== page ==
The Alexander Column – Russian Travel

There are few squares in St. Petersburg; where all the streets are wide and airy, they are less wanted than among the narrow alleys of other capitals. It contains, however, many open spaces, surrounded with fine buildings; but they scarcely correspond with the usual ideas of a square. The most beautiful of these is that which divides the Winter Palace, etc., from the Nevsky quarter. It is adorned with what we do not hesitate to pronounce the finest monument in the world.

In no part of Europe have we seen any thing worthy of being compared with the remarkable pillar lately erected here, in honor of the Emperor Alexander. If we admire Napoleon’s column in Paris, or the Melville column in Edinburgh, composed of separate stones put together in the usual way, what shall we say of this stupendous work, which consists of only one stone, and yet is considerably larger than those monuments? Its height, if we are correctly informed, including the figure on the top, is exactly 154 feet, and its diameter 15 feet. It is a round column, of mottled red granite, from the quarries of Pytterlax, in Finland, 140 miles from St. Petersburg. The stone is very like the beautiful granite of Peterhead, in Scotland, but darker, and susceptible of even a higher polish.

We have never seen any thing that attracted us so much. It is the perfection of monumental architecture. There is no frippery; there is something sublimc in its simplicity. It is impossible to gaze on it without emotion. You never think of asking to whom it is raised; it has an interest quite distinct from any association with him whose memory it honors. You view it merely as a triumph of human power, which could tear such a mass from the reluctant rock, transport it so great a distance, and, under so many difficulties, carve, and mold, and polish it into one smooth shaft, then poise the huge weight as lightly as a feather, and plant it here, to be the admiration of ages.

This pillar is founded on massive blocks of granite, and has a pedestal and capital of bronze, made from the cannon taken in the recent wars with the Turks. It is the largest stone ever cut, either in ancient or modern times. The shaft alone is eighty-four feet high. On its top stands a bronze statue of Religion, in the act of blessing the surrounding city. The head of this figure stoops so ungracefully below the higher part of the half-expanded wings, that, in some positions, it looks a headless trunk. The usual practise of placing on the top the statue of the hero to whom the monument is dedicated, has been here departed from, out of deference to a word uttered by Alexander, when passing the column of the Place Vendome, before the now-restored statue of Napoleon had been removed from its giddy eminence. “God forbid,” said he, “that ever I should occupy such a post! There is something of profanity in thus exalting any human being, to be worshiped, as it were, by his fellow-creatures.”

This unrivalled monument is a remarkable proof of the bold and original taste of the present emperor;* for the idea of it began solely with him. But if it excite our admiration so strongly, even as it now is, what would have been thought of it had it been raised here of the full height in which it was cut from the quarry? The history is enough to drive one mad; and it did very nearly drive the emperor that length. Orders had been given to the director of the quarries, to try and extract one solid mass, fit to be hewn into a column of a certain length. The operation was begun with slight hopes of success. It was deemed impossible ever to obtain one stone of such a size. Ministers, generals, princes, the whole court, were in anxiety about what the mountain should bring forth; when, at last—who shall describe their joy?—a courier arrives with the happy tidings, that, for once, the labors of the mountain had not ended in disappointment. Expectation was even surpassed; for, in place of eighty-four feet, a mass had been separated nearly one hundred feet long. There were no bounds to the delight inspired by the news. St. Petersburg would now boast of a monument that might challenge the world.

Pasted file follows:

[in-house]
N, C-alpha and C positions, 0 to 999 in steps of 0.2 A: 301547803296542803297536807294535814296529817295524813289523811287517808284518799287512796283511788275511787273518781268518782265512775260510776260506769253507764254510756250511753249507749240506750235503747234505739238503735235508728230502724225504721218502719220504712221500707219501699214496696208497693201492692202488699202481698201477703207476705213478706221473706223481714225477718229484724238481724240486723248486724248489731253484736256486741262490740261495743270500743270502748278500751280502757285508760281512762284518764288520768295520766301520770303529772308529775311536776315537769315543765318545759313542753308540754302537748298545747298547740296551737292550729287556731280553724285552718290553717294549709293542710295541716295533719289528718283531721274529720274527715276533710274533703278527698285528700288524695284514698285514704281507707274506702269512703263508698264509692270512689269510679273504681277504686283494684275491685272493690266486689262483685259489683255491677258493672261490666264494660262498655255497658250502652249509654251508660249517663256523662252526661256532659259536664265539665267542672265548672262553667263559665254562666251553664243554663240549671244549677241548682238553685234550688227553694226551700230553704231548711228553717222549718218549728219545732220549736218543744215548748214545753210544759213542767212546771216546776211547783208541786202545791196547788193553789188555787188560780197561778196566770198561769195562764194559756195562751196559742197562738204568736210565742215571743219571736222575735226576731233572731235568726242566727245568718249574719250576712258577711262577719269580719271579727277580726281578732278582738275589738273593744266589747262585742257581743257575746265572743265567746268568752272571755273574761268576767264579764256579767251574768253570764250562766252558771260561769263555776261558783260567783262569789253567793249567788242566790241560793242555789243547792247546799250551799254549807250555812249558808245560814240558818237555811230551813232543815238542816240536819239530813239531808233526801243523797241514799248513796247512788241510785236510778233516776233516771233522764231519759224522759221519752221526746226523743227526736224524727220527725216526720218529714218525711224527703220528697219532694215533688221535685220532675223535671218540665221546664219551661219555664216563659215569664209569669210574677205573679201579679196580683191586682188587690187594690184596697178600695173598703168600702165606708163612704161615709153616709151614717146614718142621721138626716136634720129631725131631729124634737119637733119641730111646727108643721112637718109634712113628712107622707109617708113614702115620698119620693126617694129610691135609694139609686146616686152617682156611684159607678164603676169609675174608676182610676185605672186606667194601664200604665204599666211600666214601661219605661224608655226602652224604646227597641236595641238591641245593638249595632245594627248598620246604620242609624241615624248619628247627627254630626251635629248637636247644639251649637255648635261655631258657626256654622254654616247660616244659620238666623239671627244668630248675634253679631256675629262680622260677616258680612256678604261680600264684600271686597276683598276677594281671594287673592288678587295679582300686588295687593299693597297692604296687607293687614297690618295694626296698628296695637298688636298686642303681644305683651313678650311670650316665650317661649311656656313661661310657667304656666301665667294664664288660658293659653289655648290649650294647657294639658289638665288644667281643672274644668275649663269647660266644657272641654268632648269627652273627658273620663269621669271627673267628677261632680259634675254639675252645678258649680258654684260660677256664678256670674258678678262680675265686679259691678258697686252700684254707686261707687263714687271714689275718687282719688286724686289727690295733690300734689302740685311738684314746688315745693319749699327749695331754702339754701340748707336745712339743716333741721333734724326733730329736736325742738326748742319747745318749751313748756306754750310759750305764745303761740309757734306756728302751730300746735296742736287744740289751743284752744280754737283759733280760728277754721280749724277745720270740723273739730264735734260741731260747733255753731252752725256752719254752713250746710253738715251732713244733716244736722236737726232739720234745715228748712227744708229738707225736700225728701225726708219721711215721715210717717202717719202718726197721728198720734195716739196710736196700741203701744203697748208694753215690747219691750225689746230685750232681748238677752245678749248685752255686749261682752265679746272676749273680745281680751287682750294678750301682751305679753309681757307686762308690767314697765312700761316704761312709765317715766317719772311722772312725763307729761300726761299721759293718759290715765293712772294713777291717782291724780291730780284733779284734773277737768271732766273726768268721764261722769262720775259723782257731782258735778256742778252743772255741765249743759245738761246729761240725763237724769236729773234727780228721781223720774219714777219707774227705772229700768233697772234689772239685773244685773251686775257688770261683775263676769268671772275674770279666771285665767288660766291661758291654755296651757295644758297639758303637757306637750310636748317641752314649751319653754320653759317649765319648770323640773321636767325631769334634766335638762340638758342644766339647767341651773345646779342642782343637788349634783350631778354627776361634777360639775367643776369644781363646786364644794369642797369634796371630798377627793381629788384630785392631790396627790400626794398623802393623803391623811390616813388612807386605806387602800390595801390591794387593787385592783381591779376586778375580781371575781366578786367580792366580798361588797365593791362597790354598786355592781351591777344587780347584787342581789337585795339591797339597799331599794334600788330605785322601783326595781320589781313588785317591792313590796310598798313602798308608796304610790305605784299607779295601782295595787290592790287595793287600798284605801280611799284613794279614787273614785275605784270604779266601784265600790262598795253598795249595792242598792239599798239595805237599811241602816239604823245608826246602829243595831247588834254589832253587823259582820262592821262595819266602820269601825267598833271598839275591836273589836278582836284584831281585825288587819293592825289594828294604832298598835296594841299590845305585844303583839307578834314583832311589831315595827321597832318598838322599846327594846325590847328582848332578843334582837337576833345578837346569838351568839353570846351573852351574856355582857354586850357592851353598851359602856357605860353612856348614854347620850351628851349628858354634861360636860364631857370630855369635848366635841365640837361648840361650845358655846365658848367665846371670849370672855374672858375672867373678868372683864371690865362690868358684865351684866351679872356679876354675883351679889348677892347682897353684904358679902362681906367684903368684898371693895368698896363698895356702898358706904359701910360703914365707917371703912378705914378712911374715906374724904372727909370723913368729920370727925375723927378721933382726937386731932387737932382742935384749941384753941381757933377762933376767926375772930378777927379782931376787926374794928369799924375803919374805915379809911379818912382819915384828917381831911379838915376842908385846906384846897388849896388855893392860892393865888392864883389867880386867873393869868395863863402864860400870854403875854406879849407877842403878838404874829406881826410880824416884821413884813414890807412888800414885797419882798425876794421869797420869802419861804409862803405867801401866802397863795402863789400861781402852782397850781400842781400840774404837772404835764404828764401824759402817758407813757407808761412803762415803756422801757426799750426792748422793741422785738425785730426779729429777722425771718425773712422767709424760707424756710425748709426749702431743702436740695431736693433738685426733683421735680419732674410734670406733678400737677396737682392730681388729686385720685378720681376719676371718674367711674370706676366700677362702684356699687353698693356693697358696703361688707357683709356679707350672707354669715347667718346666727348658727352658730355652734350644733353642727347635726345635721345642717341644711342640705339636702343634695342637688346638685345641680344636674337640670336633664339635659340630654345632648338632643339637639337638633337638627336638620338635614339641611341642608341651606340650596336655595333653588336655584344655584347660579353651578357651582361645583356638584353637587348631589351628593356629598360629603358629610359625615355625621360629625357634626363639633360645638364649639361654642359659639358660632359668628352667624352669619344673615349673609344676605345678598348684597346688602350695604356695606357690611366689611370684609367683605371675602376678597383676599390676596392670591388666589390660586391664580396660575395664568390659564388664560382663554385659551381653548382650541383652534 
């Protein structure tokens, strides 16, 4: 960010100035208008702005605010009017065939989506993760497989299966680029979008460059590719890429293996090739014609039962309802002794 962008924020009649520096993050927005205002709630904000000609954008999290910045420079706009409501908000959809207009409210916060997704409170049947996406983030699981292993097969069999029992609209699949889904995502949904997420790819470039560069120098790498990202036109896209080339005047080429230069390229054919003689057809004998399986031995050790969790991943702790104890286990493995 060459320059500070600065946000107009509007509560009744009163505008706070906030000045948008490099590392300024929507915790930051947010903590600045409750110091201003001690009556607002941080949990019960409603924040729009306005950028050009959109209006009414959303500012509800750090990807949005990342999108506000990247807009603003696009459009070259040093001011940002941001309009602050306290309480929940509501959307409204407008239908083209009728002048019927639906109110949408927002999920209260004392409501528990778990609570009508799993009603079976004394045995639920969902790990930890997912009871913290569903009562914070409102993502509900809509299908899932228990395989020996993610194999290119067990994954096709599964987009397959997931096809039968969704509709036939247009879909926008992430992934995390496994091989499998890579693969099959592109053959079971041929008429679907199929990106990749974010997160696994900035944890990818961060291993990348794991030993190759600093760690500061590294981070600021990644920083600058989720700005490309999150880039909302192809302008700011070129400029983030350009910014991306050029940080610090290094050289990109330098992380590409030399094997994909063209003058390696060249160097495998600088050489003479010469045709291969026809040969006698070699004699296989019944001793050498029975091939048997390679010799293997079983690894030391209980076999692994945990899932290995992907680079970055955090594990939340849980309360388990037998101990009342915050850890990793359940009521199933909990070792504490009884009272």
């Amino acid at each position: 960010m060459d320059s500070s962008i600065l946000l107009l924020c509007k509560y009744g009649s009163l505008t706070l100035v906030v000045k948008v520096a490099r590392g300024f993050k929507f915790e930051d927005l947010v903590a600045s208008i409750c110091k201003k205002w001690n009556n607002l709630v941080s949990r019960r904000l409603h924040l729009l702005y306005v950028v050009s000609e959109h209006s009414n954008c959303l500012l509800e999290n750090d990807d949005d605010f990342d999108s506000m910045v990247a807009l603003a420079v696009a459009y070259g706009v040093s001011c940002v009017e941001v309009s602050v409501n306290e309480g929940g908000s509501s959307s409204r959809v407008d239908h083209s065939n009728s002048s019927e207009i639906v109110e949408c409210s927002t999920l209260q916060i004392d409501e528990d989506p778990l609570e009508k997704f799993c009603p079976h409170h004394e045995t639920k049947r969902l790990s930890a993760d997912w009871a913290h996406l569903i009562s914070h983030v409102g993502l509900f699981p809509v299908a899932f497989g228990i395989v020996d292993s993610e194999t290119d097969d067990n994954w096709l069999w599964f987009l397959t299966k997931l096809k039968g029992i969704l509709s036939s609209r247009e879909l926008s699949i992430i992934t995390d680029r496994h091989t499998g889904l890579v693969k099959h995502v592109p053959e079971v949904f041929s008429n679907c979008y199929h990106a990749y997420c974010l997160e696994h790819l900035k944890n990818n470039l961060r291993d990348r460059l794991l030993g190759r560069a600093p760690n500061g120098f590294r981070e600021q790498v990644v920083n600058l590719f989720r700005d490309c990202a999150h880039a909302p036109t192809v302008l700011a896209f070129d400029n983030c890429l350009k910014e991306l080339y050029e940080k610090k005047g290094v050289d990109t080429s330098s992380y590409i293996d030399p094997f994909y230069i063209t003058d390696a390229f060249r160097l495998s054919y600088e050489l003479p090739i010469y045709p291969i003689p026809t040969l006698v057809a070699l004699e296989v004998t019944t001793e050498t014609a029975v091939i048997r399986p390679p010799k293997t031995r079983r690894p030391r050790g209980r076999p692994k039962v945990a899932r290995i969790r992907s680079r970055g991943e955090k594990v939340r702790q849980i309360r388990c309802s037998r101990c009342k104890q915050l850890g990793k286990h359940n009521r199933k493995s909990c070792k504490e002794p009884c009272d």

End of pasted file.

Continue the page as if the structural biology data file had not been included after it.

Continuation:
But, alas ! there was a postscript to this famous letter. The director had been ordered to get a stone eighty-four feet long; and as in Russia they are not in the habit of giving a man much credit for departing from the very letter of an imperial mandate—and it being a bad precedent to allow any functionary to think for himself—the zealous man of stones added, that he was now busy sawing away the superfluous fourteen feet. Here was a pleasant piece of implicit obedience ! The emperor was in despair; but as it is not his custom to commission others to do things which may be better done by himself. he posted away immediately, in hopes of still saving his unexpected treasure; and, as good luck would have it, arrived just in time—to see the fair fragment tumble off.

The expense of this monument was very great. To say nothing of the cost of transport, one hundred men labored on it for some years after its arrival. Not the least expensive part was the raising of it, when finished, into its present position. As a specimen of the great skill which the Russians have acquired in applying mechanical powers, it is worth mentioning that it was swung into its place in the short space of fifty-four minutes. The whole population of the capital were present (August, 1832) to see the ceremony. M. de Montferrand, the architect, is a native of France, but must have had some lessons in mechanics from his adopted countrymen; for in Paris, the other day, they took several hours to raise the poor little obelisk of Luxor, which would not make a little finger to this Russian giant.